Alongside the revolutionary Resident Evil 4, Capcom are reviving the GameCube’s heyday on Nintendo Switch with ports that bring the original Resident Evil and prequel Resident Evil 0 back from the – er– dead.
Bundled together in some territories as the “Origins Collection”, Resident Evil (a remake of the original PS1 game known by fans as REmake) and prequel Resident Evil 0 (RE0) tell the story of S.T.A.R.S Alpha Team and Bravo Team, the origins of the evil Umbrella Corporation and the creation of the T-Virus.
REmake sees Bravo Team members Chris Redfield and Jill Valentine stranded in the middle of Racoon Forest seeking the location of Alpha Team who have mysteriously vanished. RE0 focuses on Alpha Team member Rebecca Chambers, and escaped convict Billy Cohen.
Let’s start with REmake. Seeing the famous Spencer Mansion in HD graphics is a terrifying joy. Light filtering in through windows highlights ancient dust suspended in the air, while lightning from the night sky outside illuminates each creepy room and still makes you jump after all these years.
In fact, the Spencer Mansion is the perfect haunted house. The location is still a masterclass in atmospheric horror, totally unsettling and frighteningly addictive to explore. The pre-rendered backgrounds and fixed camera angles may be off-putting for new players, but the original developers utilised this style to incredible effect.
RE0 is the slightly weaker of the two games. The story is a prequel, with Alpha Team exploring an abandoned train occupied by zombies, weird leech creatures, and aforementioned convict Billy Cohen. Sadly, the narrative hasn’t aged as well, with the main villain simply not being as compelling. Essentially, he’s a weird guy that controls leeches by singing, and in this day and age that’s a concept that’s more laughable than scary.
It’s a shame because the train and training facility settings are strong. With improved pre-rendered backgrounds that integrate small moving objects, it’s clear that a lot of attention went into even the tiniest details and RE0 still looks fantastic because of it.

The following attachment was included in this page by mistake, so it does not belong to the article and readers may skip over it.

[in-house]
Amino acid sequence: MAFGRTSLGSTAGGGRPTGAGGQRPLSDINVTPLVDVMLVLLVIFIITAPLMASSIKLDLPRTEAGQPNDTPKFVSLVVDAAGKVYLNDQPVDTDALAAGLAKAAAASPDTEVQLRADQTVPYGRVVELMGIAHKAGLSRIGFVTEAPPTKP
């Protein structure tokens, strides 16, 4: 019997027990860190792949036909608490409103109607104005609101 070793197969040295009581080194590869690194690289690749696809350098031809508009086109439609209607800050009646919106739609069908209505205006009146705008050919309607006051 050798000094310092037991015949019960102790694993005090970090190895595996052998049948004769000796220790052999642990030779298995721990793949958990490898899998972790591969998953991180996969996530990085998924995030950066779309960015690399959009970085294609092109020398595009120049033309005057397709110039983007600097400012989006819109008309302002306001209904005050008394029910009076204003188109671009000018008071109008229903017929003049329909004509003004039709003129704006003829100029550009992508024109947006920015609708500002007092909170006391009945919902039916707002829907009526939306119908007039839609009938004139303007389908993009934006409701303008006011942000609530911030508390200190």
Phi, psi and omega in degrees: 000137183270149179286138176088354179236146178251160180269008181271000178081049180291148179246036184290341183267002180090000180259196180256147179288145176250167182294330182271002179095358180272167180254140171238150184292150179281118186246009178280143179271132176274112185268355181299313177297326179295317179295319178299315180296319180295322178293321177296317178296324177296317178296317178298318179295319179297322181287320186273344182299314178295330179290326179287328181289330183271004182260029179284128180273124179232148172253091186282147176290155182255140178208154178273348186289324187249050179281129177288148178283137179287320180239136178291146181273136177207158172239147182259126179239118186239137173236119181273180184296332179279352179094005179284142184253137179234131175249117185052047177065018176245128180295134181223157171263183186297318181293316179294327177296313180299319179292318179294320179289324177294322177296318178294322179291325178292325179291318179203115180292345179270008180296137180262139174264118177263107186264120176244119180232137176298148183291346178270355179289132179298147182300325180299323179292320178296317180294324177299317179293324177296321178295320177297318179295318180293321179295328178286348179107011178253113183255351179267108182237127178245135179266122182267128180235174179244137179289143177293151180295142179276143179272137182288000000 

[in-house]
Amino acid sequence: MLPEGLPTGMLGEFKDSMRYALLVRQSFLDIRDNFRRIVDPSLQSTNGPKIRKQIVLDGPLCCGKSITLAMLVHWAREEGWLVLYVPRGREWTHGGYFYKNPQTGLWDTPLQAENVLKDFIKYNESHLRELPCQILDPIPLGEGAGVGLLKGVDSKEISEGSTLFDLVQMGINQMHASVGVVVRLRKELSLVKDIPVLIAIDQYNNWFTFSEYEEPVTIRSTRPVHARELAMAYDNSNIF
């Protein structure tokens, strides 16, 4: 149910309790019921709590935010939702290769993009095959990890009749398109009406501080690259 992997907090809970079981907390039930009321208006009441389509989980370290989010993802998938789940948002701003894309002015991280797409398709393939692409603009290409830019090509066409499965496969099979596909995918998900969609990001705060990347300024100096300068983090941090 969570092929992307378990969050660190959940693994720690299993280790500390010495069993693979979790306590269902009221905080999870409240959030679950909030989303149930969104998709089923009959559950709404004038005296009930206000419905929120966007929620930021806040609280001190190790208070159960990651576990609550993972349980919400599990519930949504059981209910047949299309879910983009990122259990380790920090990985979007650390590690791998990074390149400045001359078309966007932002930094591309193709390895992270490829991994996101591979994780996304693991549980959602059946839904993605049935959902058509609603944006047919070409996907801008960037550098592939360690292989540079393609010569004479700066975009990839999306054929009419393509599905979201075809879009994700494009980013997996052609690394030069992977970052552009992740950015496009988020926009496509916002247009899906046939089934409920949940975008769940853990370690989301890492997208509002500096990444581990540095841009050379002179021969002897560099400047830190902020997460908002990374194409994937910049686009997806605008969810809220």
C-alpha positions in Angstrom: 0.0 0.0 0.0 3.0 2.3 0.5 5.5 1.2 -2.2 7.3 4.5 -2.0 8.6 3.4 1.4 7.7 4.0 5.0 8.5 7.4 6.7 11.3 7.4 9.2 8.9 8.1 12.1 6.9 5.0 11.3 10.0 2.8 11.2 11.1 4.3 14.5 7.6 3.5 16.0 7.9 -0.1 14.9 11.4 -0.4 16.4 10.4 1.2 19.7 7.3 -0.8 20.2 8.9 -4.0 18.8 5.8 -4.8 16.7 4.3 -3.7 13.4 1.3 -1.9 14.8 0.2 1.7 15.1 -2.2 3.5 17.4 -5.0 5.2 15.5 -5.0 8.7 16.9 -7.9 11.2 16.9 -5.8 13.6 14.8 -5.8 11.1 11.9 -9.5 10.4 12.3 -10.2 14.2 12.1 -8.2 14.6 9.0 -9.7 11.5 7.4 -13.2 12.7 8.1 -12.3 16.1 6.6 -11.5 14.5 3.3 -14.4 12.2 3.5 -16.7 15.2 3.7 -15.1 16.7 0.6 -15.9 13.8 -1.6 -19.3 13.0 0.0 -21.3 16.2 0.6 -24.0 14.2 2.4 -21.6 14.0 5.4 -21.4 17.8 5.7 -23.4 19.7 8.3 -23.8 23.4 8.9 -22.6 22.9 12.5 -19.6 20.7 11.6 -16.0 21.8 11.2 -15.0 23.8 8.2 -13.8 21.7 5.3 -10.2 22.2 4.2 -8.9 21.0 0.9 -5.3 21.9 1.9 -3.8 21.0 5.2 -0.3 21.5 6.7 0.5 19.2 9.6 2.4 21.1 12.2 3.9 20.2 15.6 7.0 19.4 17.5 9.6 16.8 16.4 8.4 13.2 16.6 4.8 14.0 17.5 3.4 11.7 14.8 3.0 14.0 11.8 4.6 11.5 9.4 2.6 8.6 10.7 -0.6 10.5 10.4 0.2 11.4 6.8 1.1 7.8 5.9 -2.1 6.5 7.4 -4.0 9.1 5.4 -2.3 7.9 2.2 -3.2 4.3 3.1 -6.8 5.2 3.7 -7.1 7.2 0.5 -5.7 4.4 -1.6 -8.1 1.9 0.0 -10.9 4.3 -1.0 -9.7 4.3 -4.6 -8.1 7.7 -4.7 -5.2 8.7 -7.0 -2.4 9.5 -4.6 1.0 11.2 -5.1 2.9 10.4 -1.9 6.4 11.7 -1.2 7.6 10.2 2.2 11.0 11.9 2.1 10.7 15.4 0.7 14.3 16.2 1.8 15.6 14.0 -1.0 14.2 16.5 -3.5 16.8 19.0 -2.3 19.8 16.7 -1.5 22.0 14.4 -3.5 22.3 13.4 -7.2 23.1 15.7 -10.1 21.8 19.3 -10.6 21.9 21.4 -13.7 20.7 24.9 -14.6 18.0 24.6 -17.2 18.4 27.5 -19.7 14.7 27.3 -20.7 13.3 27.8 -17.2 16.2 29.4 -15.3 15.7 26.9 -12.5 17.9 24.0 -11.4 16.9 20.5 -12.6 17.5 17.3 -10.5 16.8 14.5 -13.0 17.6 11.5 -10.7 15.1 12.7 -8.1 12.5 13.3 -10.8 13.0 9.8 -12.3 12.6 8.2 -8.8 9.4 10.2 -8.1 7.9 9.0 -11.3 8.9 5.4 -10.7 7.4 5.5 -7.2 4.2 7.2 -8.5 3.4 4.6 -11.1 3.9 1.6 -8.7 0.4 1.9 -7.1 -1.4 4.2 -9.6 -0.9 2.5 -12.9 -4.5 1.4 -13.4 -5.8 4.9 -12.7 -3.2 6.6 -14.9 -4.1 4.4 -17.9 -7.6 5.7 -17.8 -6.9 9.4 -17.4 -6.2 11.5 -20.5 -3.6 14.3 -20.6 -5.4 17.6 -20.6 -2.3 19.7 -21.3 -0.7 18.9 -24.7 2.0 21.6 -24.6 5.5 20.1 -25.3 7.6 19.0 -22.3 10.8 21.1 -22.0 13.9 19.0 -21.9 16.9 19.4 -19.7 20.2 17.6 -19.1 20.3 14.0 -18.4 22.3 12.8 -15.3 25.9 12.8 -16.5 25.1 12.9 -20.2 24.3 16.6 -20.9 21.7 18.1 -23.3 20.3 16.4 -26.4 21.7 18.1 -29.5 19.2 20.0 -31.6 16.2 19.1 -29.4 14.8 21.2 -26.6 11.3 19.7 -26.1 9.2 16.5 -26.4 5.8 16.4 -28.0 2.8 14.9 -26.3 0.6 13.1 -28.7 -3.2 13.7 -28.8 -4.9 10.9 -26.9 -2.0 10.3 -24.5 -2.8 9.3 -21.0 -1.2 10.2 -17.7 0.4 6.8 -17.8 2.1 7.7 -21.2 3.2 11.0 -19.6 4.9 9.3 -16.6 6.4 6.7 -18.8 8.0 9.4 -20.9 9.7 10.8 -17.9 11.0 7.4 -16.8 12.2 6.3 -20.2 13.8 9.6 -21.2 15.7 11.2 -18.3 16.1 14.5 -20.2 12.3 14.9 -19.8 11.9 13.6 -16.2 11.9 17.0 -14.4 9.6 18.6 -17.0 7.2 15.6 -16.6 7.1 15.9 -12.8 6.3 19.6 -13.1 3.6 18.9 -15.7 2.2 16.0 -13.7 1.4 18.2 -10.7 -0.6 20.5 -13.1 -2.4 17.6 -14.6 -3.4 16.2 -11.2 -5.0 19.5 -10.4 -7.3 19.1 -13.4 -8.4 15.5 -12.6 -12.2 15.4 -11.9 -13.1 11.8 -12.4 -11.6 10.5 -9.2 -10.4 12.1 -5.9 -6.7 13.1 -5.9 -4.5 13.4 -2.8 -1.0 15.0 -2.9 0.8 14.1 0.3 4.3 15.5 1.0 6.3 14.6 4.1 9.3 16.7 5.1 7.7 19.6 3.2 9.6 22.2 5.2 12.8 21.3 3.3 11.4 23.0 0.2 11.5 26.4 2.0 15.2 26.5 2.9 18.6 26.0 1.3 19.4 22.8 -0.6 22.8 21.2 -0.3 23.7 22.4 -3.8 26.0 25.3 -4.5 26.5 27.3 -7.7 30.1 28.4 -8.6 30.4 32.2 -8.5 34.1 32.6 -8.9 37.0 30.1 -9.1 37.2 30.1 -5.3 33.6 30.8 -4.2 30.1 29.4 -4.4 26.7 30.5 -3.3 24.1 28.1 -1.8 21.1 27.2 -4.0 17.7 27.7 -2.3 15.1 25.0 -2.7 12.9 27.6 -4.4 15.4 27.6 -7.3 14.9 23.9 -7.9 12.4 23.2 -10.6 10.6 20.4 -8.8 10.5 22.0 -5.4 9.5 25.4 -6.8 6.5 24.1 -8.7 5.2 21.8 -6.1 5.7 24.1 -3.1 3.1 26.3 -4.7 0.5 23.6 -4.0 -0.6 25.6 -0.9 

Achievements are featured in both games and add incentives for players to go the extra mile to collect as many as possible. These range from unmissable achievements to accomplishments for getting headshots and other combat-related tasks. They are surprisingly fun, and, as an example, I found myself spending a lot of time and effort trying to get two zombies to fall on top of each other so I could burn both their corpses at the same time. Macabre, yes, but achievements add a welcome new dynamic if you’re revisiting older games. Additionally, in REmake you can opt to switch Chris and Jill’s character models to the ones used in Resident Evil Revelations.
Like Resident Evil 4 (also now on Switch) the controls for both games in the Origins Collection are cumbersome and tricky to get used to. Multiple control settings give you some flexibility, but there’s no getting away from the fact that this is a dated control scheme from a bygone era. When we’ve been spoiled by the fantastic modernisation of the Resident Evil 2 remake, it’s hard to go back.
Sadly, there are more things that irk me. The need to collect ink ribbons limits the number of times you can save at a typewriter, which isn’t ideal for the modern Switch gamer who wants to pop in and out of gameplay. Worst of all though are the lengthy loading screens and door-opening animations between every single room. Surely with the Switch’s improved power these could have been reduced or even eradicated? As it is, the game can be excruciating to play at times.
What’s clear throughout all of this is that these are both fairly standard ports of the HD remasters released in 2015 and 2016. As with Resident Evil 4’s port, it’s hard not to wish that Capcom had done a little more than that, especially when they’re asking for £30 apiece.
All in all, the Origins Collection are decent ports of two classic games. HD graphics have elevated the horror, but outdated mechanics and gameplay arguably taint the experience somewhat. These are still great experiences (particularly REmake) if you can overlook their issues and you could do much worse if you’re in need of some survival horror. After all, any port in a storm.